18. 18. Thomas Colleran 18 Bibliography: Chatman, Seymour Benjamin, Story and Discourse: Narrative Structure in Fiction and Film (Ithaca, NY: Cornell University Press, 1980) Cohen, Jeffrey Jerome, ‘Monster Culture: Seven Theses’, in Monster Theory: Reading Culture, ed. by Jeffrey Jerome Cohen (Minneapolis, MN: University of Minnesota Press, 1996), pp. 1–25 Collins, Suzanne, The Hunger Games (London: Scholastic, 2009) Cunningham, Mark, ‘Travelling in the Same Boat: Adapting Stephenie Meyer’s Twilight, New Moon, and Eclipse to Film’, in Genre, Reception, and Adaptation in the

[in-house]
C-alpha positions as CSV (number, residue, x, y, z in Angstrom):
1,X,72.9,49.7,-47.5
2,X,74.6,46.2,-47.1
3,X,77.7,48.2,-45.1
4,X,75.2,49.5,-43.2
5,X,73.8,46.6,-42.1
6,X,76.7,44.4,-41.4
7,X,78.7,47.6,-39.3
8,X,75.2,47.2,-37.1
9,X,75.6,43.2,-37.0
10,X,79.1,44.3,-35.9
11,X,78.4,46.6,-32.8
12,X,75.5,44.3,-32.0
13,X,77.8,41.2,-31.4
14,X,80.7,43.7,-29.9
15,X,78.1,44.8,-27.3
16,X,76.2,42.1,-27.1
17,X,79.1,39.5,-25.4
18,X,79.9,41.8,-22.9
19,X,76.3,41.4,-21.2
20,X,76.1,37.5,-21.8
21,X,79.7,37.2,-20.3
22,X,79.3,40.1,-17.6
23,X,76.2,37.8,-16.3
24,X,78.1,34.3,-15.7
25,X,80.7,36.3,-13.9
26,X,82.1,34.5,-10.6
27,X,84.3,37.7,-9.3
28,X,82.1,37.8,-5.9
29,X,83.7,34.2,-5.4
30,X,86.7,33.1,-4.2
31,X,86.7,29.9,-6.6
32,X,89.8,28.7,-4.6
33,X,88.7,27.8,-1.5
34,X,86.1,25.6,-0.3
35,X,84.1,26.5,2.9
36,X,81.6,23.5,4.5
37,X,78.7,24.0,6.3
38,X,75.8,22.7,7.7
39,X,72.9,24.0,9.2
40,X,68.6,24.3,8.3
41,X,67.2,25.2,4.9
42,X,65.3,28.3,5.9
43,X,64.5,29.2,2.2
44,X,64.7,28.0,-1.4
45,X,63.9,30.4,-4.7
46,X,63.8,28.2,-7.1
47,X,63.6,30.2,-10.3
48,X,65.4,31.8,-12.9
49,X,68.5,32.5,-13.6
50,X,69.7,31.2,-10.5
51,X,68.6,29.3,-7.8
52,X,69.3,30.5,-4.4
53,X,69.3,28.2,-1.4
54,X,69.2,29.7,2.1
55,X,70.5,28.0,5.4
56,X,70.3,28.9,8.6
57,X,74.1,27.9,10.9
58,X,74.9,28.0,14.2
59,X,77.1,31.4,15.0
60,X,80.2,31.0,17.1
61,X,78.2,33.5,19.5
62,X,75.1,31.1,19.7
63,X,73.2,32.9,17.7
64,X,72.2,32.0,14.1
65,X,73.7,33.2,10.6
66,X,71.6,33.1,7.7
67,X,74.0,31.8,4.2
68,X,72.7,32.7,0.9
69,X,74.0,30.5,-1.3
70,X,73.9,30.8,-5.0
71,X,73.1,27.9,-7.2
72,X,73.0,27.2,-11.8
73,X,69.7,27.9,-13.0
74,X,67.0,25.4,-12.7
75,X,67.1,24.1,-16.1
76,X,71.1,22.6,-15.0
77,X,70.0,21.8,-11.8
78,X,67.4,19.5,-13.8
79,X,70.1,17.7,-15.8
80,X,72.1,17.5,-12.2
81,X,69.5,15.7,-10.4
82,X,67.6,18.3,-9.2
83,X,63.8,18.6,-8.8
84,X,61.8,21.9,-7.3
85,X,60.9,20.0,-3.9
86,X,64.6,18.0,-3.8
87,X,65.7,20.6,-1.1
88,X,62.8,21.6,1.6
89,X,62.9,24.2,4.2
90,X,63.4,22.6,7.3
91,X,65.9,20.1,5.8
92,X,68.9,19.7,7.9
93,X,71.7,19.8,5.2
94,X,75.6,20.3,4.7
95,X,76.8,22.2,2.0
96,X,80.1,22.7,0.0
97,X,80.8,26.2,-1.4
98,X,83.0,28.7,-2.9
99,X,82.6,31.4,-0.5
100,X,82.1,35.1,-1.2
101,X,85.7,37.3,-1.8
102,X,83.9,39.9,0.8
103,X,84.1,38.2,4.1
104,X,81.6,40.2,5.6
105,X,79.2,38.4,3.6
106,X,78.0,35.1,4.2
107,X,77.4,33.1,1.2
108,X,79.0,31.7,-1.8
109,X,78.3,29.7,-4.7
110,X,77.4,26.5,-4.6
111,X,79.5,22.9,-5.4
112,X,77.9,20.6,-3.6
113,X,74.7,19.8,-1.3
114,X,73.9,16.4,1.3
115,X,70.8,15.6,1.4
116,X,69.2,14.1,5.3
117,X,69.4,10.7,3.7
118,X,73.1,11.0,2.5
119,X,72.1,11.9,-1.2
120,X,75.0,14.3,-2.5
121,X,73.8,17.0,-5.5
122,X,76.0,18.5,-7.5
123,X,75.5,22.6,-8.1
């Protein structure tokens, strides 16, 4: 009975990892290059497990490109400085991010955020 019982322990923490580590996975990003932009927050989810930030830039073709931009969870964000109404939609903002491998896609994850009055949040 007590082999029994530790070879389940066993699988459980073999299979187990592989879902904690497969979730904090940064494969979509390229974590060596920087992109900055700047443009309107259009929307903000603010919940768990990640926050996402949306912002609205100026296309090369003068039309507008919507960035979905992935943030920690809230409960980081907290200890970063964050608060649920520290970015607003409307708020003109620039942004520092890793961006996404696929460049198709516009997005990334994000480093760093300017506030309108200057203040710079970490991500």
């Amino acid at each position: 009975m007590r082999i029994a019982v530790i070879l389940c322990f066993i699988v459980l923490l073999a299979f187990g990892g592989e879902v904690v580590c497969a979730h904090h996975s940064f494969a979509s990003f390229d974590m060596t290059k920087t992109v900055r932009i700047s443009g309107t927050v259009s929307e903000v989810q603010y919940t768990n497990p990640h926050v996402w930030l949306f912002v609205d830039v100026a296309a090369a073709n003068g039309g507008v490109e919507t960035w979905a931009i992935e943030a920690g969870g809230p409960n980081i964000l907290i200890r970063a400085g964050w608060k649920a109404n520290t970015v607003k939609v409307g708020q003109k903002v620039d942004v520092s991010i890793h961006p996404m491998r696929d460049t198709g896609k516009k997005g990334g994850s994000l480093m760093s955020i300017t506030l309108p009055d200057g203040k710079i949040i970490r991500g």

19. 19. Thomas Colleran 19 Twilight Series, ed. by Anne Morey (Aldershot, England: Ashgate Publishing, 2012), pp. 199–214 Dashner, James, The Maze Runner (United Kingdom: Chicken House, 2014) Elliott, Kamilla, Rethinking the Novel/Film Debate (New York: Cambridge University Press, 2009) Gelder, Ken, New Vampire Cinema (London: Palgrave Macmillan, 2012) Gravett, Sandra, From Twilight to Breaking Dawn: Religious Themes in the Twilight Saga (St Louis, MI: Chalice Press, 2010) Kaveney, Roz, ‘Dark Fantasy and Paranormal Romance’, in The Cambridge Companion to Fantasy Literature, ed. by Edward James and Farah Mendlesohn (Cambridge: Cambridge University Press, 2012), pp. 214–23 Mendlesohn, Farah, and Edward James, A Short History of Fantasy (United Kingdom: Middlesex University Press, 2009) Meyer, Stephenie, Breaking Dawn (London: Atom Books, 2010) Meyer, Stephenie, Eclipse (London: Atom Books, 2008) Meyer, Stephenie, New Moon (London: Atom Books, 2007) Meyer, Stephenie, Twilight (London: Atom Books, 2006) Roth, Veronica, Divergent (London: HarperCollins Children’s Books, 2013) Seifert, Christine, Virginity in Young Adult Literature after Twilight (New York: Rowman & Littlefield, 2015)